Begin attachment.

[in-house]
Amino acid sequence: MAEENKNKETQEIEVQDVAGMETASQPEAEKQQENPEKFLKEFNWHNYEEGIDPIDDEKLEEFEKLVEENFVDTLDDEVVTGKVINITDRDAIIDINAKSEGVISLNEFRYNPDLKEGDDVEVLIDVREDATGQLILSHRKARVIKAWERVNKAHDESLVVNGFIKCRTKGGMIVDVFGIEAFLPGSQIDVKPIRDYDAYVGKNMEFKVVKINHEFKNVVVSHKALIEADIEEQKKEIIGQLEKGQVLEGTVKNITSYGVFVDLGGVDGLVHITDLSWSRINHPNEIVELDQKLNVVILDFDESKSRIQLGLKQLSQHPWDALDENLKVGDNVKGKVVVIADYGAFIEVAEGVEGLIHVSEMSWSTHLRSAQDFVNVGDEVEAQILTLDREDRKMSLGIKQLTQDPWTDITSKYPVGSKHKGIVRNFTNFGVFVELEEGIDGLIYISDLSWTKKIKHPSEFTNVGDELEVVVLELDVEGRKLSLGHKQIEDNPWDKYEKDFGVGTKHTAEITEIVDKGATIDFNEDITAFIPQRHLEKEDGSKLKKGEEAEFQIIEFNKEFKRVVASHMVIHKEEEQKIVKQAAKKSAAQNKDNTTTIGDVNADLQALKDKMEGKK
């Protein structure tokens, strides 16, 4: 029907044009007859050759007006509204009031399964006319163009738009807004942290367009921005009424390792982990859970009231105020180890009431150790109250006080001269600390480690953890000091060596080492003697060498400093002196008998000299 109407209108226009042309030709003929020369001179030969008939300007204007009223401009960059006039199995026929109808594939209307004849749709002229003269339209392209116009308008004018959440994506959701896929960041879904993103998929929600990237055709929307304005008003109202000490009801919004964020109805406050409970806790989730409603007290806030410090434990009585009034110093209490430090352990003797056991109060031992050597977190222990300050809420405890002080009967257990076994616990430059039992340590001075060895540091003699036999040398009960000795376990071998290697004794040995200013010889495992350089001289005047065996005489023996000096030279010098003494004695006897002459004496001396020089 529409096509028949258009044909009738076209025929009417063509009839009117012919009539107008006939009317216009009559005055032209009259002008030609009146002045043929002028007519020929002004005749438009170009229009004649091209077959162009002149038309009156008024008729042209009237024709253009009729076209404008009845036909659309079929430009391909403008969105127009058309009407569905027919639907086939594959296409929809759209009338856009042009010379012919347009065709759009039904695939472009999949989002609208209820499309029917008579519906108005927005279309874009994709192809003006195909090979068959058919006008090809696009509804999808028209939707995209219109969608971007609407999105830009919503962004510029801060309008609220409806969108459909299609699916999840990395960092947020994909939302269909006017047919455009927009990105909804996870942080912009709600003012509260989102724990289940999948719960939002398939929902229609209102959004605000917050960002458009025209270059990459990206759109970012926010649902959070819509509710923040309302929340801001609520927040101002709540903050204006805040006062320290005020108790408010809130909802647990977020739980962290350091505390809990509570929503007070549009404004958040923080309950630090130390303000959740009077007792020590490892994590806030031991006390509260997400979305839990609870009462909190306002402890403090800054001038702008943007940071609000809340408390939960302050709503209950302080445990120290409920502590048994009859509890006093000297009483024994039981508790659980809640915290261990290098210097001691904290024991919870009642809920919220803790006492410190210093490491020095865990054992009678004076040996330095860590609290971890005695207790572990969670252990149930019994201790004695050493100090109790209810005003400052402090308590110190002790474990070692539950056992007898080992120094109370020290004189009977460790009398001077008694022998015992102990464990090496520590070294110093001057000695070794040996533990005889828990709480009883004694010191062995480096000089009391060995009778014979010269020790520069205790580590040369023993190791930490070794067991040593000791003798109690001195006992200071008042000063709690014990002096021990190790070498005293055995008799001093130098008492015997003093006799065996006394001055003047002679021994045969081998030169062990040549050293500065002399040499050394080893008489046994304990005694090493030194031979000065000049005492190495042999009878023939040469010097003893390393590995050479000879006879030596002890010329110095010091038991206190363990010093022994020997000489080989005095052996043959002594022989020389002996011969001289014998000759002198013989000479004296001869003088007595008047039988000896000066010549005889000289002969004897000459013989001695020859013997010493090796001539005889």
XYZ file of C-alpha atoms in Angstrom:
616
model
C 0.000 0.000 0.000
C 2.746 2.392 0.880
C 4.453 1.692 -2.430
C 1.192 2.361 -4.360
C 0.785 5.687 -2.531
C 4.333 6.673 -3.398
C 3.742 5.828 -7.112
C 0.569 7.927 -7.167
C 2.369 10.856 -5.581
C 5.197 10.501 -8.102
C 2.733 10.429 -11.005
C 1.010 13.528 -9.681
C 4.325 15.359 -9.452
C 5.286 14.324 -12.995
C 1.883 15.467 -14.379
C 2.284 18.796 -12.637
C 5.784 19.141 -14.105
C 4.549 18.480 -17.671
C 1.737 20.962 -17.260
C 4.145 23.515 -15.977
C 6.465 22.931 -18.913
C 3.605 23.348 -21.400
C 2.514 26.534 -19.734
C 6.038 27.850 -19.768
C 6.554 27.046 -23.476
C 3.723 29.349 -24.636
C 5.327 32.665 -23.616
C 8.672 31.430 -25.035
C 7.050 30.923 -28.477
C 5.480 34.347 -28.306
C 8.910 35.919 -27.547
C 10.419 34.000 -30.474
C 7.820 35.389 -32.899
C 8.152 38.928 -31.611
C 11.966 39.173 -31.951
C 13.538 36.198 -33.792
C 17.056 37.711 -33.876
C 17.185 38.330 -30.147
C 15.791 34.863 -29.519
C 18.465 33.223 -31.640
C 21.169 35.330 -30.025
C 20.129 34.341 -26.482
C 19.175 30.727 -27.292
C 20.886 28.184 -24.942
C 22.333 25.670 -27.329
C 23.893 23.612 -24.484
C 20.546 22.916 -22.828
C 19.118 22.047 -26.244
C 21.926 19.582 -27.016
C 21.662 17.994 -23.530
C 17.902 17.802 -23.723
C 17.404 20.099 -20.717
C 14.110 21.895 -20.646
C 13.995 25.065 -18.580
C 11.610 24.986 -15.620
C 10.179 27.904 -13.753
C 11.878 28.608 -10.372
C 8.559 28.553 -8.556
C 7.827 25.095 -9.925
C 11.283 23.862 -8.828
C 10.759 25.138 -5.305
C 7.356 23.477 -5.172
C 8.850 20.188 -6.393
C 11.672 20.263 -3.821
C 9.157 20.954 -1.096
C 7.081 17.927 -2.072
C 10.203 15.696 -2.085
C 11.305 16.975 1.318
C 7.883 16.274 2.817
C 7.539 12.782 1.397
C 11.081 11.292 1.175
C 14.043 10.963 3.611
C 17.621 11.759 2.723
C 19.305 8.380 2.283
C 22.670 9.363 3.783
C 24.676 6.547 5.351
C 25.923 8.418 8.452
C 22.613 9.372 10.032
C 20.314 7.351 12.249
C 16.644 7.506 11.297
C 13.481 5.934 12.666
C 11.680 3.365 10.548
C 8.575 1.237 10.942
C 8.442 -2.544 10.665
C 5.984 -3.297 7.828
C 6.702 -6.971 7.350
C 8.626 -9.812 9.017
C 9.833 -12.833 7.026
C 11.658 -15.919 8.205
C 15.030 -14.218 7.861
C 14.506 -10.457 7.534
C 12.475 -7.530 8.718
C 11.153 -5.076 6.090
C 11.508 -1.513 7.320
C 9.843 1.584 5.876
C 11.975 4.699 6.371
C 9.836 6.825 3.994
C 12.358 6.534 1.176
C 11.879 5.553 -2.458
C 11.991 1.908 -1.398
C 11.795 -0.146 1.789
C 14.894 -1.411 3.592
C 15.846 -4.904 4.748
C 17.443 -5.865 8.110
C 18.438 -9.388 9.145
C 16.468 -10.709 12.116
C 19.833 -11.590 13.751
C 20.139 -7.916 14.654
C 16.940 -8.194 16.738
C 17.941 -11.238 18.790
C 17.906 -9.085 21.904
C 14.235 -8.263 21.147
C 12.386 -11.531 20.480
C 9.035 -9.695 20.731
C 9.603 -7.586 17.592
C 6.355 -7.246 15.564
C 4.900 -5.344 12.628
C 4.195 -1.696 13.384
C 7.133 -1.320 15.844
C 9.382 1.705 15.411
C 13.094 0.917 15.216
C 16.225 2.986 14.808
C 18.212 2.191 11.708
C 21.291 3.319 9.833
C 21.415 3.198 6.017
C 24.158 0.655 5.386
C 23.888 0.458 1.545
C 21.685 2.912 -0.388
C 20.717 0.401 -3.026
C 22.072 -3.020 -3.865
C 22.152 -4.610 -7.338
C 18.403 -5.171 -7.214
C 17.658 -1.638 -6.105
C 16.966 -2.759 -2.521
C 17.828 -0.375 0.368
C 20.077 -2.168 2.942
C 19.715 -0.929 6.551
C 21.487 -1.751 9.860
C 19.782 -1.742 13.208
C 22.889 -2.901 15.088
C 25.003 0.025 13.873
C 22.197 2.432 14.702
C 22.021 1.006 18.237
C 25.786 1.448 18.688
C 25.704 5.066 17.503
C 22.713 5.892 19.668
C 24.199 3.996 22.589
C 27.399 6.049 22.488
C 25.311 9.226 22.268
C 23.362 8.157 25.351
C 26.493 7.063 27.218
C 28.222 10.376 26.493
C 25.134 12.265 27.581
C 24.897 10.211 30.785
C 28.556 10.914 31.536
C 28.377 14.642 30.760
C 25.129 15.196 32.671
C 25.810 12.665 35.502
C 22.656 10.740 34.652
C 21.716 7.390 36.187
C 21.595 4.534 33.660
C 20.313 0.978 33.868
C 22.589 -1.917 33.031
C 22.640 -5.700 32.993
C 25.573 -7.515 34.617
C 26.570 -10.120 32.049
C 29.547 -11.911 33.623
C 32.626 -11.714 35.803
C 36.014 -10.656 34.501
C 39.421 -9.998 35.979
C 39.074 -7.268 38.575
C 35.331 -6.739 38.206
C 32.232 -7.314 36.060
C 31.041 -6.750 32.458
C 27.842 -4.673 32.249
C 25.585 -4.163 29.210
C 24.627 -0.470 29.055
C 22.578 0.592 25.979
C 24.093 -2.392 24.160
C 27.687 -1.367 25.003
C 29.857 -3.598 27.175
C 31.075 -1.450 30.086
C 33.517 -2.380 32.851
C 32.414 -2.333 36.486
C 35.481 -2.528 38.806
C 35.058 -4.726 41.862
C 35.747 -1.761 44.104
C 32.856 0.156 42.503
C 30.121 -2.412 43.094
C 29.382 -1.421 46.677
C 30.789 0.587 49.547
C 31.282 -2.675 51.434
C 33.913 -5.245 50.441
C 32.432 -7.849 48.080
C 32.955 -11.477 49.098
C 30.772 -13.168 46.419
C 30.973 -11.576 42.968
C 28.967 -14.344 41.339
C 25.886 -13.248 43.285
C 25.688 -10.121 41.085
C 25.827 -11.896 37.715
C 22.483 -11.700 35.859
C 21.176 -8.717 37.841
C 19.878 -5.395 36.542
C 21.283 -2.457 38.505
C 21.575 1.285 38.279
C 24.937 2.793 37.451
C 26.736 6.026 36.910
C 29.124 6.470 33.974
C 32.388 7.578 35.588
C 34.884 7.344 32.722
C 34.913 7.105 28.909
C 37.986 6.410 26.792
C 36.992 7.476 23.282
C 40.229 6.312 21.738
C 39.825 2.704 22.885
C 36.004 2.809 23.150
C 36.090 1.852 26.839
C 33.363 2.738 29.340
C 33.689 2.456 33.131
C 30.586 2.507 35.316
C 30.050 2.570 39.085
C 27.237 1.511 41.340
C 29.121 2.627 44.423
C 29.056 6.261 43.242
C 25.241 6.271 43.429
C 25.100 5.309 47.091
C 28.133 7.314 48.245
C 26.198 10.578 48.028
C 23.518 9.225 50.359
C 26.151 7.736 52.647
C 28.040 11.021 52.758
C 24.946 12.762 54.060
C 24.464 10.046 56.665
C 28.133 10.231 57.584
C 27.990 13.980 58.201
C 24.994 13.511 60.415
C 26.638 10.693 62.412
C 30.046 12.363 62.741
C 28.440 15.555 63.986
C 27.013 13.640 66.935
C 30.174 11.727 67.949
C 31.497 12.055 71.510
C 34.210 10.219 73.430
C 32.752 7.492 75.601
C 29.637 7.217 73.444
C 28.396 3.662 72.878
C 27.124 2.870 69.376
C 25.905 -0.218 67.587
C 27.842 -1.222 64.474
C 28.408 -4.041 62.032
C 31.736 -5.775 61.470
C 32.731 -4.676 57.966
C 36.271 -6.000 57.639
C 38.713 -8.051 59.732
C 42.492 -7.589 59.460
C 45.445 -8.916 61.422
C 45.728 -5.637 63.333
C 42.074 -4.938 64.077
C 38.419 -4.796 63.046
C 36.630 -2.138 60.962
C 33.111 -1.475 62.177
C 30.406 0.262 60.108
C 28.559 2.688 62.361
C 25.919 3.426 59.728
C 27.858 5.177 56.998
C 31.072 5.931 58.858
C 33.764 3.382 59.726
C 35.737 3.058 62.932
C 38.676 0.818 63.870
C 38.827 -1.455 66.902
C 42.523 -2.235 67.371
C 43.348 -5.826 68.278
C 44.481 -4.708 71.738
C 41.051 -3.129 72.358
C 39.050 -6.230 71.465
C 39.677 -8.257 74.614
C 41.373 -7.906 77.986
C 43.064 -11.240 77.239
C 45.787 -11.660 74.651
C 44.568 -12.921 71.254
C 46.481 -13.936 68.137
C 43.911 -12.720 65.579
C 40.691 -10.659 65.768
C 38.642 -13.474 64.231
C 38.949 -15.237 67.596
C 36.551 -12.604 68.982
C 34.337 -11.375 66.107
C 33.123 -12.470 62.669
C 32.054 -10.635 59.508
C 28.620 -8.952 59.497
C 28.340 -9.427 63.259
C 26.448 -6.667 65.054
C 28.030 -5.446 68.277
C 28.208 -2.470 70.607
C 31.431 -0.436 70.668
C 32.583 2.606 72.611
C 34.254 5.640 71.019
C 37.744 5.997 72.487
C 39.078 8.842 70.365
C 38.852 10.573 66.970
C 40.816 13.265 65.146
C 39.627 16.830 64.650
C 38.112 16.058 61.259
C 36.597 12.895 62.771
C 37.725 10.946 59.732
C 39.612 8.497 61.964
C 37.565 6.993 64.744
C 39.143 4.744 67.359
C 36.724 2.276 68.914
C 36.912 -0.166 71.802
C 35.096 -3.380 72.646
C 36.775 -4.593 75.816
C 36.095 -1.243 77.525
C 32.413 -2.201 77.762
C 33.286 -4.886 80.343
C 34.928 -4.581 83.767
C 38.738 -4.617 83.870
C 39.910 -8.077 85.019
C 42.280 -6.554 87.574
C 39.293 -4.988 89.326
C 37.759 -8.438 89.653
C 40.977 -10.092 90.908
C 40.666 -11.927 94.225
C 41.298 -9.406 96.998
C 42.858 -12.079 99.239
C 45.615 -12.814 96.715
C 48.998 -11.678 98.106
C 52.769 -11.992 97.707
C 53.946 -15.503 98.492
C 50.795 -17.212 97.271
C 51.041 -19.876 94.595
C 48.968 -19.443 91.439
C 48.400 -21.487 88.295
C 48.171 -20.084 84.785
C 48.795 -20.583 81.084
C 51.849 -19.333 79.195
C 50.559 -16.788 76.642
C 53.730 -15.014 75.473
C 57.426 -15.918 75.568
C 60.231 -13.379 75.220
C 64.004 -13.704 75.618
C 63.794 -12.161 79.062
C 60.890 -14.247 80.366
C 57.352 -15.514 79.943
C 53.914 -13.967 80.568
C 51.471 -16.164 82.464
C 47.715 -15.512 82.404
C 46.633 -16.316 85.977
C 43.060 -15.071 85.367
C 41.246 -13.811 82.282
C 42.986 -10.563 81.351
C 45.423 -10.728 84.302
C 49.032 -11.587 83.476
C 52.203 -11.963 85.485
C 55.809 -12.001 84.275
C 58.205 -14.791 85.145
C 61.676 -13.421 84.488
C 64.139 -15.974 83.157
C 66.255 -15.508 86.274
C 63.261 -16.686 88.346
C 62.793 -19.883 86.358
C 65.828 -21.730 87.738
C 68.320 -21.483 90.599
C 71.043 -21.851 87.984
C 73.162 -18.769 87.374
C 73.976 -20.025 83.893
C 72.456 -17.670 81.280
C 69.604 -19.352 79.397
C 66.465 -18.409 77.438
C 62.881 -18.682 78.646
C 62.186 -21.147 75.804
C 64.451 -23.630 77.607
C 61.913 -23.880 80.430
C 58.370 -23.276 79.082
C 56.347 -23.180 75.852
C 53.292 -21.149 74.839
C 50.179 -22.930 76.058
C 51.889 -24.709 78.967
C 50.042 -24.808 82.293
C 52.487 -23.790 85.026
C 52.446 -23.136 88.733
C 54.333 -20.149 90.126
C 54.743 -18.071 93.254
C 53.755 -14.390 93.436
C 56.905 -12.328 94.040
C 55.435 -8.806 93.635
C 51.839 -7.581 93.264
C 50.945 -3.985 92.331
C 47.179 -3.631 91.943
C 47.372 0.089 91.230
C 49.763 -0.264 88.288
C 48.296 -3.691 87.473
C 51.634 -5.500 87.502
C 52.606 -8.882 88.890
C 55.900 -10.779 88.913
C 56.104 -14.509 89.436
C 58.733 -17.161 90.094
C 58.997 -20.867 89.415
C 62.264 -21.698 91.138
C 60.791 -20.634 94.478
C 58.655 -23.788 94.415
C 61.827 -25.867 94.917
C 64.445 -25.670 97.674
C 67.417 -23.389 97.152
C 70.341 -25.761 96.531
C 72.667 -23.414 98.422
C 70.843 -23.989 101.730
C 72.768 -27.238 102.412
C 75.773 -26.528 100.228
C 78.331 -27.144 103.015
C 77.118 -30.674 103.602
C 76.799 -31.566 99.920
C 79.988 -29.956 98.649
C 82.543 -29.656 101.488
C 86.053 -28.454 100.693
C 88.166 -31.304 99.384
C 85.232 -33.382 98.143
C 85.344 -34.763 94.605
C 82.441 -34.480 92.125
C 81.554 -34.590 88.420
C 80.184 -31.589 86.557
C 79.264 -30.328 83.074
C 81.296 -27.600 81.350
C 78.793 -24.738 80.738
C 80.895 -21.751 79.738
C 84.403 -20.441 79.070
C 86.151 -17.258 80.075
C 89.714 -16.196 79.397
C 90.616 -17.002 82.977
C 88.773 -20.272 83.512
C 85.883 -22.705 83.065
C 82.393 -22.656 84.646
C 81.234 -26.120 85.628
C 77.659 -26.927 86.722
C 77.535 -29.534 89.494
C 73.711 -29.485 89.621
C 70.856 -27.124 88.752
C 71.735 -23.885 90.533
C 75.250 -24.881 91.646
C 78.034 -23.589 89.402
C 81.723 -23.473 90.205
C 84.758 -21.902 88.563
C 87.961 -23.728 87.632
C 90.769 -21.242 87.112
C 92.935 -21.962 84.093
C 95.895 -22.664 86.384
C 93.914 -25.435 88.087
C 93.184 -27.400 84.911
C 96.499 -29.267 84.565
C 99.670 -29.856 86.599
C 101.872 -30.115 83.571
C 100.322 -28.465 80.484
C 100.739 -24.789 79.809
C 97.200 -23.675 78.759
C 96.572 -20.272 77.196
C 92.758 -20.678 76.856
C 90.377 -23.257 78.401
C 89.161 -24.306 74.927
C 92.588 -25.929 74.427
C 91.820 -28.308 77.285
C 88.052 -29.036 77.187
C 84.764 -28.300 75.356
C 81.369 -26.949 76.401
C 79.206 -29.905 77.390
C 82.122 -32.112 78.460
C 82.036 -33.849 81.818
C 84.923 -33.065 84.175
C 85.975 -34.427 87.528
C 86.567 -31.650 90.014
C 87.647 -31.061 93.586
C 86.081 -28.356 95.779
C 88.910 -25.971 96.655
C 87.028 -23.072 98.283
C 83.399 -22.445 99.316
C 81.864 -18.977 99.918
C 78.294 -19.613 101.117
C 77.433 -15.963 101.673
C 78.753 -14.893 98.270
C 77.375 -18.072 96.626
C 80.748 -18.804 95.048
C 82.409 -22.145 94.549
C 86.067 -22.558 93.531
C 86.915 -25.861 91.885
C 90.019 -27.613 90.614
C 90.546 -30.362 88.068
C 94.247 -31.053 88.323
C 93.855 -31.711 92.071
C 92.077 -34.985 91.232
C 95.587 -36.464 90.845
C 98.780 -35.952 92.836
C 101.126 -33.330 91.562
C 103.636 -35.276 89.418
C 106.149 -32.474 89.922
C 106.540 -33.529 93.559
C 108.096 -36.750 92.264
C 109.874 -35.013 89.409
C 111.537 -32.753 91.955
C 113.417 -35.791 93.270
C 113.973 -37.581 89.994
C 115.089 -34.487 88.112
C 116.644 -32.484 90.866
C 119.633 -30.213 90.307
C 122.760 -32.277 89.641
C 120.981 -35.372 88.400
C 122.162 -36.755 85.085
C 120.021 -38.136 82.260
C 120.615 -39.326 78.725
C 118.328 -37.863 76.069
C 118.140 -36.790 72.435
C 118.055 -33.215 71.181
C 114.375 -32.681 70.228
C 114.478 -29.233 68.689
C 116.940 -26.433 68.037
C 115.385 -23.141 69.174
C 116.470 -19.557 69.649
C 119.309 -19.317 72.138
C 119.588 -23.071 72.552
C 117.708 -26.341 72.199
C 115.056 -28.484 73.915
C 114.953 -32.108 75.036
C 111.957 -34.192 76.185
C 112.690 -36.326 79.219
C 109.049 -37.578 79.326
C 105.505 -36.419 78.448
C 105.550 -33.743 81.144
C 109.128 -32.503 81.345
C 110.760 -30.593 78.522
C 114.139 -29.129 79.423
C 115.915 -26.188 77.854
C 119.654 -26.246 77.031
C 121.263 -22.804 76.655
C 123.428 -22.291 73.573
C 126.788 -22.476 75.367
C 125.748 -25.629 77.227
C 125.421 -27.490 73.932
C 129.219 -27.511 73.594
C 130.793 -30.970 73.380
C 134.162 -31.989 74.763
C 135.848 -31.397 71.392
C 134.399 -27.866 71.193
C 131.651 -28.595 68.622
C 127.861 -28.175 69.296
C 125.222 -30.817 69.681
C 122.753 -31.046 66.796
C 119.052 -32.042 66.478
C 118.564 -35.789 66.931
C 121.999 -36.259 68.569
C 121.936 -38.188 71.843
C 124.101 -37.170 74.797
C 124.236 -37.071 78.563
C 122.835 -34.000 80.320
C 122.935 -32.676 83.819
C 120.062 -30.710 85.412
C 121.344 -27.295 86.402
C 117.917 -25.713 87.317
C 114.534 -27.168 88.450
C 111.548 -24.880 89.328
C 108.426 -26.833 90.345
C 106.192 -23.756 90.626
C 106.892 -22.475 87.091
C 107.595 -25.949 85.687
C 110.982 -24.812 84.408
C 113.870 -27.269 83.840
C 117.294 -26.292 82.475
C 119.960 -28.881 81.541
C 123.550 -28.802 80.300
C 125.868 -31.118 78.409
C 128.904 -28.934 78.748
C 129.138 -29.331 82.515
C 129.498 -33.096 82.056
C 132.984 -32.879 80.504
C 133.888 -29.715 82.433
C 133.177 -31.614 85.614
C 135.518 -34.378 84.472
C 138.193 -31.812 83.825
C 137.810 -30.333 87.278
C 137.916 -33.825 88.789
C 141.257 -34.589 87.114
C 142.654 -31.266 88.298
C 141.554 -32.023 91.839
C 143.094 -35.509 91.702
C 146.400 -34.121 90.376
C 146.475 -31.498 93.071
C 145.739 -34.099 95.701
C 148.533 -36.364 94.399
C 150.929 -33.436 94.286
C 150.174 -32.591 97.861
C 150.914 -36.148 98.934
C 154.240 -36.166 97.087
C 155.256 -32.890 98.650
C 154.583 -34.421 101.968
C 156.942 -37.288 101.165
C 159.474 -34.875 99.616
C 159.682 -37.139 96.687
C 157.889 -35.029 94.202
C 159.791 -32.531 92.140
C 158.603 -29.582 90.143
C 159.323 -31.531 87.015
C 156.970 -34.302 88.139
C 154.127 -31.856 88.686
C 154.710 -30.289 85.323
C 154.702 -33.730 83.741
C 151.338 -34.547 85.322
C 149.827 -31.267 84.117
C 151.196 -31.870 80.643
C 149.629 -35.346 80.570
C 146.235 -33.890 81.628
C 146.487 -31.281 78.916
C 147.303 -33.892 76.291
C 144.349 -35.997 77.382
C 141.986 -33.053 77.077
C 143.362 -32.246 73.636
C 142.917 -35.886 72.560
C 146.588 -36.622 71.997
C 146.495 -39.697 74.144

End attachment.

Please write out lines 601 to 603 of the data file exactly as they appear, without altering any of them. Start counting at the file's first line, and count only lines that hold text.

C 159.682 -37.139 96.687
C 157.889 -35.029 94.202
C 159.791 -32.531 92.140